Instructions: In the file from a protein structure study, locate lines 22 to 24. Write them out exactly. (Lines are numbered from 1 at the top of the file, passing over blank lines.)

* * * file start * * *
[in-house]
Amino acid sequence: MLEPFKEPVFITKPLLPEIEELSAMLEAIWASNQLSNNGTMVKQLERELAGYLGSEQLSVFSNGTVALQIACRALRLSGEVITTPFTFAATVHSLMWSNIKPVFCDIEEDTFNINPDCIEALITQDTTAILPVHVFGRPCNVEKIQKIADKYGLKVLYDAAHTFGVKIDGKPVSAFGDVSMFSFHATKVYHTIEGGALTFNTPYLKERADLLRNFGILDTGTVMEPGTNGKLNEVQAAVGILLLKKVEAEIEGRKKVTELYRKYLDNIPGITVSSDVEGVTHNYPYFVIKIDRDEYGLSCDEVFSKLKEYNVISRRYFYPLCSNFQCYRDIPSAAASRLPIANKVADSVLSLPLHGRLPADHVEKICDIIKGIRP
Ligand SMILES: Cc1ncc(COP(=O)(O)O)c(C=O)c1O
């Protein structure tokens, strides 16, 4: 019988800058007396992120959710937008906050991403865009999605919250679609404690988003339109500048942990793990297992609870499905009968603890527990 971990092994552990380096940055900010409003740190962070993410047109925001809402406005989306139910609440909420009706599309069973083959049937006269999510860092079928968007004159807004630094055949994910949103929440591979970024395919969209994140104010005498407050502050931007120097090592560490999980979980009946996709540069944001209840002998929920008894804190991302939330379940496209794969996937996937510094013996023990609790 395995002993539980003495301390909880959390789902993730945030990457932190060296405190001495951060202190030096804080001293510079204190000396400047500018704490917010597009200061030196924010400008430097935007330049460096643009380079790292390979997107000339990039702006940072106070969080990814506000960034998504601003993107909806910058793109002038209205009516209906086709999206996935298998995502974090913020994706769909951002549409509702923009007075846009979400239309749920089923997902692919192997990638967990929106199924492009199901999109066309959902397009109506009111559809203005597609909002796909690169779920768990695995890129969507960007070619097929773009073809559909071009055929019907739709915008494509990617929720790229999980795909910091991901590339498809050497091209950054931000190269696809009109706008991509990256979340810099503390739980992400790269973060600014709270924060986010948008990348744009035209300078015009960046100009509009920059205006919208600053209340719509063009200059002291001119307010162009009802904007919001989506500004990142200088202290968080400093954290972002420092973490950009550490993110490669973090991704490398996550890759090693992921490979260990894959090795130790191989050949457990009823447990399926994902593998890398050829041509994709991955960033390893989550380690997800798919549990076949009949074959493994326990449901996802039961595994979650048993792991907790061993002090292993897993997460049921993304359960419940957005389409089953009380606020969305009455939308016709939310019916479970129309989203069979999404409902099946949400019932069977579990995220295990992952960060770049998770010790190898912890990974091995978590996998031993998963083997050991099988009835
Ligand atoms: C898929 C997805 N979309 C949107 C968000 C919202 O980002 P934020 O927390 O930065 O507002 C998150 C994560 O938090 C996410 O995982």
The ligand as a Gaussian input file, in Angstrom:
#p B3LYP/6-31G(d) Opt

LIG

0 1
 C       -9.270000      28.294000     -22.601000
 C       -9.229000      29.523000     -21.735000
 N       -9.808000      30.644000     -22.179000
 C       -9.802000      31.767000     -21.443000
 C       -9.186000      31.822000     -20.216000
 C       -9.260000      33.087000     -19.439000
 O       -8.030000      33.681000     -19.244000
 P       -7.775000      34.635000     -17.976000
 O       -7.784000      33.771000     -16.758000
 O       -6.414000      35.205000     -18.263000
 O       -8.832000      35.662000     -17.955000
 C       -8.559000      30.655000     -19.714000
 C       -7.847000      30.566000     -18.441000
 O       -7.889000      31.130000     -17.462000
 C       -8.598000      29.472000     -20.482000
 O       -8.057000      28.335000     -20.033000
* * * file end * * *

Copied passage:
 C       -7.847000      30.566000     -18.441000
 O       -7.889000      31.130000     -17.462000
 C       -8.598000      29.472000     -20.482000